Ask a Climatologist: Why is it so cold here when everywhere else is so warm?

The University of Alaska Fairbanks campus on Jan. 18th, 2017. (Photo by Amanda Frank)

It was -50 degrees today in Fairbanks. Anchorage hit -15 degrees. Much of the state is enduring the coldest temperatures in nearly five years.

Brian Brettschneider is a climatologist in Anchorage who closely tracks Alaska climate data and trends. Alaska’s Energy Desk is checking in with him regularly as part of the segment, Ask a Climatologist.

Points in Anchorage and to the north and west are experiencing their coldest spell in about five years.

“The models have been predicting this for the last week or so,” said Brettschneider. “The fly in the ointment has been cloud cover, so when you have clouds move over, especially when you’re talking those kinds of cold temperatures, it can effect the forecast by 25 or so degrees. So one day if you think it’s going to be clear you might predict -40 or 50, but if clouds hang in there it might only be -20 or so.”

An upper level low pressure system containing a lot of cold air is locked into place over western Alaska, creating these conditions.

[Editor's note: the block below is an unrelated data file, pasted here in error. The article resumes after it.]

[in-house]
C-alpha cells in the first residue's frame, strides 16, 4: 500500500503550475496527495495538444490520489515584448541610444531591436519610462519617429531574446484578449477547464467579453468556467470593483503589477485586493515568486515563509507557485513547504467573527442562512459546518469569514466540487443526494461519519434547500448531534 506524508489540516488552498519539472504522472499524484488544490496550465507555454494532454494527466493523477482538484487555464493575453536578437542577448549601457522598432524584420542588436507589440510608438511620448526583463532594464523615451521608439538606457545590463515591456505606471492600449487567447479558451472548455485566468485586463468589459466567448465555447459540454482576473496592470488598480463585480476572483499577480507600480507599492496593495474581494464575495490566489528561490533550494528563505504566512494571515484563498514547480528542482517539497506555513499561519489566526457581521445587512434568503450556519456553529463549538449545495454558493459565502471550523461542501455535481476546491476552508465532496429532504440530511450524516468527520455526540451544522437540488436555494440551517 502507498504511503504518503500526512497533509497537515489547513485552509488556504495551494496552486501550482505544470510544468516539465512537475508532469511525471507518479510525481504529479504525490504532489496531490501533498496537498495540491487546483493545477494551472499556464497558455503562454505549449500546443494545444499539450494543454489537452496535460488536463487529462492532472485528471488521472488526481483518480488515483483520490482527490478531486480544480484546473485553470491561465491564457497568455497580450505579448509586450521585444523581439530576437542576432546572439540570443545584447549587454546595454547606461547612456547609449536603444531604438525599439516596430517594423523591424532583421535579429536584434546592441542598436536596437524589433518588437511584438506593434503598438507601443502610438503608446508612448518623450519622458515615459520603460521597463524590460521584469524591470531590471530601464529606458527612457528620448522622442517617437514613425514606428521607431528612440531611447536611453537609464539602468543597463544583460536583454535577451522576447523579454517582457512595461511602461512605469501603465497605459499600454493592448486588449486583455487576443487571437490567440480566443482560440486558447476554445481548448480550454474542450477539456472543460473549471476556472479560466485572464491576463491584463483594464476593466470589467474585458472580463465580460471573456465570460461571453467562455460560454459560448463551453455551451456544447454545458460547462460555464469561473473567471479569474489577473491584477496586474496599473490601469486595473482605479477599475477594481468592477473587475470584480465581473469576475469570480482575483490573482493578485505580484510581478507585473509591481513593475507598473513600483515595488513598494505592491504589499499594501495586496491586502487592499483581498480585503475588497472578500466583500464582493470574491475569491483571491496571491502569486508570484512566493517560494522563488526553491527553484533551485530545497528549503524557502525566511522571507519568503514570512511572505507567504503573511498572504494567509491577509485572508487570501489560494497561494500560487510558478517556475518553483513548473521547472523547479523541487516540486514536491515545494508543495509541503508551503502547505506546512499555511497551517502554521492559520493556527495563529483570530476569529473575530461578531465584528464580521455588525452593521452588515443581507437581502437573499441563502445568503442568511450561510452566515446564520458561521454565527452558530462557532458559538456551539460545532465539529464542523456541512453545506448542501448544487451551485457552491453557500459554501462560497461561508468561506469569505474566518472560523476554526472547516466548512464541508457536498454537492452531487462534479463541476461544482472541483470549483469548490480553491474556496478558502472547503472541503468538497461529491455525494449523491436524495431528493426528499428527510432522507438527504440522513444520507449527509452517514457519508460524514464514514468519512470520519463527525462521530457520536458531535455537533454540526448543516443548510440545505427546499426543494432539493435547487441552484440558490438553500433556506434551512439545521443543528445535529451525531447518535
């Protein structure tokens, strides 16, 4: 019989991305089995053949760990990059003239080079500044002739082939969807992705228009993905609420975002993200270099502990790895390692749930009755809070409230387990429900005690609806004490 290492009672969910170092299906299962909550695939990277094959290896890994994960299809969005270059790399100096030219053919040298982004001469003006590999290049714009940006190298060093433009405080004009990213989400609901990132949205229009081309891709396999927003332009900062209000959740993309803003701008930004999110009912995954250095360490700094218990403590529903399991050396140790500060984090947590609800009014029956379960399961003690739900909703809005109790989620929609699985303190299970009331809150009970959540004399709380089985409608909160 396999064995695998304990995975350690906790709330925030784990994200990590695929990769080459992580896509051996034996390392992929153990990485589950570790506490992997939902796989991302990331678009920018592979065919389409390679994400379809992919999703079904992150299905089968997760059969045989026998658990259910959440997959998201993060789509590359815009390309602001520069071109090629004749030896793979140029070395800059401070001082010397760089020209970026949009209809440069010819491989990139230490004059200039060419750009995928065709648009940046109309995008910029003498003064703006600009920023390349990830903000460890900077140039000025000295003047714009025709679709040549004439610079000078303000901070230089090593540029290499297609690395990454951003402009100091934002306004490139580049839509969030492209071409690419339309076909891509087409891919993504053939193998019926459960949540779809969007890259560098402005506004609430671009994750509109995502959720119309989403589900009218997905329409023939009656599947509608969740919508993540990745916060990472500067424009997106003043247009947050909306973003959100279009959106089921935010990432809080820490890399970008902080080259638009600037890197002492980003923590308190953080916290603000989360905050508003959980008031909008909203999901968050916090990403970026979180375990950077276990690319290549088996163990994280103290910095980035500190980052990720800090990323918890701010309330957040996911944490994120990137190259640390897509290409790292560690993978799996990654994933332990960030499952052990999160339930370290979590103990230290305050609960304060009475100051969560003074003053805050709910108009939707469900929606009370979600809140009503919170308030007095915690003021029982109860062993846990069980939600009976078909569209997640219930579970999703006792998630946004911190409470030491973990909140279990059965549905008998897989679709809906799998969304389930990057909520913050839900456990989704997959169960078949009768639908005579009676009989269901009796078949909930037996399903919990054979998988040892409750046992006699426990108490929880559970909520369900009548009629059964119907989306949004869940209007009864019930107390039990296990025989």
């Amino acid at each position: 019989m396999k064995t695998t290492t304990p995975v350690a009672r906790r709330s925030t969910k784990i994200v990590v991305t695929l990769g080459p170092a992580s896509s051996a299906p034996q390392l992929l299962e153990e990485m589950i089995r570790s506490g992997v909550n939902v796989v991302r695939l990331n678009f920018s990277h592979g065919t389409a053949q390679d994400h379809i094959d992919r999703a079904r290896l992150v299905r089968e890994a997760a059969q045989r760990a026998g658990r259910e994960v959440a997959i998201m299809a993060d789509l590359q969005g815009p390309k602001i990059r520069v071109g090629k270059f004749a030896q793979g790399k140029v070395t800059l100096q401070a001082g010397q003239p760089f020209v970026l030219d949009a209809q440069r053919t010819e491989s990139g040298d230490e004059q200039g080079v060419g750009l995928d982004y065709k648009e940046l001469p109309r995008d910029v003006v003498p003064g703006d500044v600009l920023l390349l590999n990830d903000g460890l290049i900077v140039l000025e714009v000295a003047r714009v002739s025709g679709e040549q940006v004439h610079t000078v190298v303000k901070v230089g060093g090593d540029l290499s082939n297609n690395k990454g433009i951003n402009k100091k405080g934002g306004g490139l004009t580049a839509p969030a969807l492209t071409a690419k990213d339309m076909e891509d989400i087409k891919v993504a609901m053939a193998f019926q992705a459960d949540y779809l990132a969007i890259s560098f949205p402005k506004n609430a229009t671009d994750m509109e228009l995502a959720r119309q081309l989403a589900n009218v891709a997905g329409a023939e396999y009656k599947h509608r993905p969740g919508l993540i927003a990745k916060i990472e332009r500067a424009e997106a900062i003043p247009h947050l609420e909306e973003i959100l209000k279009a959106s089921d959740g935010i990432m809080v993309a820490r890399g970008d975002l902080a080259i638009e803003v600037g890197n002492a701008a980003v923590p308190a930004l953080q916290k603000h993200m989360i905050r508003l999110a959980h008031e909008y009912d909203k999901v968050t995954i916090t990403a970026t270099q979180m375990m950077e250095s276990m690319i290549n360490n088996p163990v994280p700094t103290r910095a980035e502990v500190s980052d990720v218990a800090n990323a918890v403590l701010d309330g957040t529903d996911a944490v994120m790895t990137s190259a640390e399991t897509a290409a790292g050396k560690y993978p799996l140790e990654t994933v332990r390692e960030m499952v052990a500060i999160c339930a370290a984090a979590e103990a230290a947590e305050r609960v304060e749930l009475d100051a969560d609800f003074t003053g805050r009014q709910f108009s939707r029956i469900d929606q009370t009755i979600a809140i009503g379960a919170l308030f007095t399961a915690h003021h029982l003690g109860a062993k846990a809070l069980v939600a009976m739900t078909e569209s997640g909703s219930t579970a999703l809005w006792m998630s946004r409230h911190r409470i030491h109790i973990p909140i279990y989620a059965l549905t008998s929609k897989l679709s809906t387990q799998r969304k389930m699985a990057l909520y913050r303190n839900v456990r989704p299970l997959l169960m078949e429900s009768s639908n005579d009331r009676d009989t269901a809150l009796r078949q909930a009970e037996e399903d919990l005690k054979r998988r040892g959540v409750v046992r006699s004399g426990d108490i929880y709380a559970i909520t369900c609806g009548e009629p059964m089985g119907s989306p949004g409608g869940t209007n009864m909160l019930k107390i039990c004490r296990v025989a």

“We’re kind of under the bulls eye,” he said. “So if you go over to Canada, the lower 48, even Southeast Alaska, they’re on the warm side of this upper level low pressure, so as far as they’re concerned, they’re asking why’s it so warm, while we’re over here to the west asking why’s it so cold.”

Anchorage only sees about two days a year with a high below zero, but hasn’t seen highs this low since January 2012.

“Before that it had been since January of 2009.,” Brettschneider said.  “So these are things that were more common in the past, they’re harder to achieve in this warmer environment that we live in.”

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